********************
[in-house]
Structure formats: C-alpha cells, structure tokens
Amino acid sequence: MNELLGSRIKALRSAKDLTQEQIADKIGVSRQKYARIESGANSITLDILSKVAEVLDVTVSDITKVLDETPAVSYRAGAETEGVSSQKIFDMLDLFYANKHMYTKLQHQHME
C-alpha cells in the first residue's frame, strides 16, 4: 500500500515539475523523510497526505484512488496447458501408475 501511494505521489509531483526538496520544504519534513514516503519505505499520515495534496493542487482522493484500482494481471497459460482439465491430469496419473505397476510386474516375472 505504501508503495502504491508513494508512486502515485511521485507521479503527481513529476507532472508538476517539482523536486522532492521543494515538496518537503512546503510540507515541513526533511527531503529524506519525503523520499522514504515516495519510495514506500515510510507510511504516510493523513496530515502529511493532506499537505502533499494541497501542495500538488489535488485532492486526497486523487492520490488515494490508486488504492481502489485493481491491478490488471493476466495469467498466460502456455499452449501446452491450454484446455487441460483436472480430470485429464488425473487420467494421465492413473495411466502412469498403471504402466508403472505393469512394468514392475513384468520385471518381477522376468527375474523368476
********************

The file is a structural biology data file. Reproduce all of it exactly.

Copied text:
[in-house]
Structure formats: C-alpha cells, structure tokens
Amino acid sequence: MNELLGSRIKALRSAKDLTQEQIADKIGVSRQKYARIESGANSITLDILSKVAEVLDVTVSDITKVLDETPAVSYRAGAETEGVSSQKIFDMLDLFYANKHMYTKLQHQHME
C-alpha cells in the first residue's frame, strides 16, 4: 500500500515539475523523510497526505484512488496447458501408475 501511494505521489509531483526538496520544504519534513514516503519505505499520515495534496493542487482522493484500482494481471497459460482439465491430469496419473505397476510386474516375472 505504501508503495502504491508513494508512486502515485511521485507521479503527481513529476507532472508538476517539482523536486522532492521543494515538496518537503512546503510540507515541513526533511527531503529524506519525503523520499522514504515516495519510495514506500515510510507510511504516510493523513496530515502529511493532506499537505502533499494541497501542495500538488489535488485532492486526497486523487492520490488515494490508486488504492481502489485493481491491478490488471493476466495469467498466460502456455499452449501446452491450454484446455487441460483436472480430470485429464488425473487420467494421465492413473495411466502412469498403471504402466508403472505393469512394468514392475513384468520385471518381477522376468527375474523368476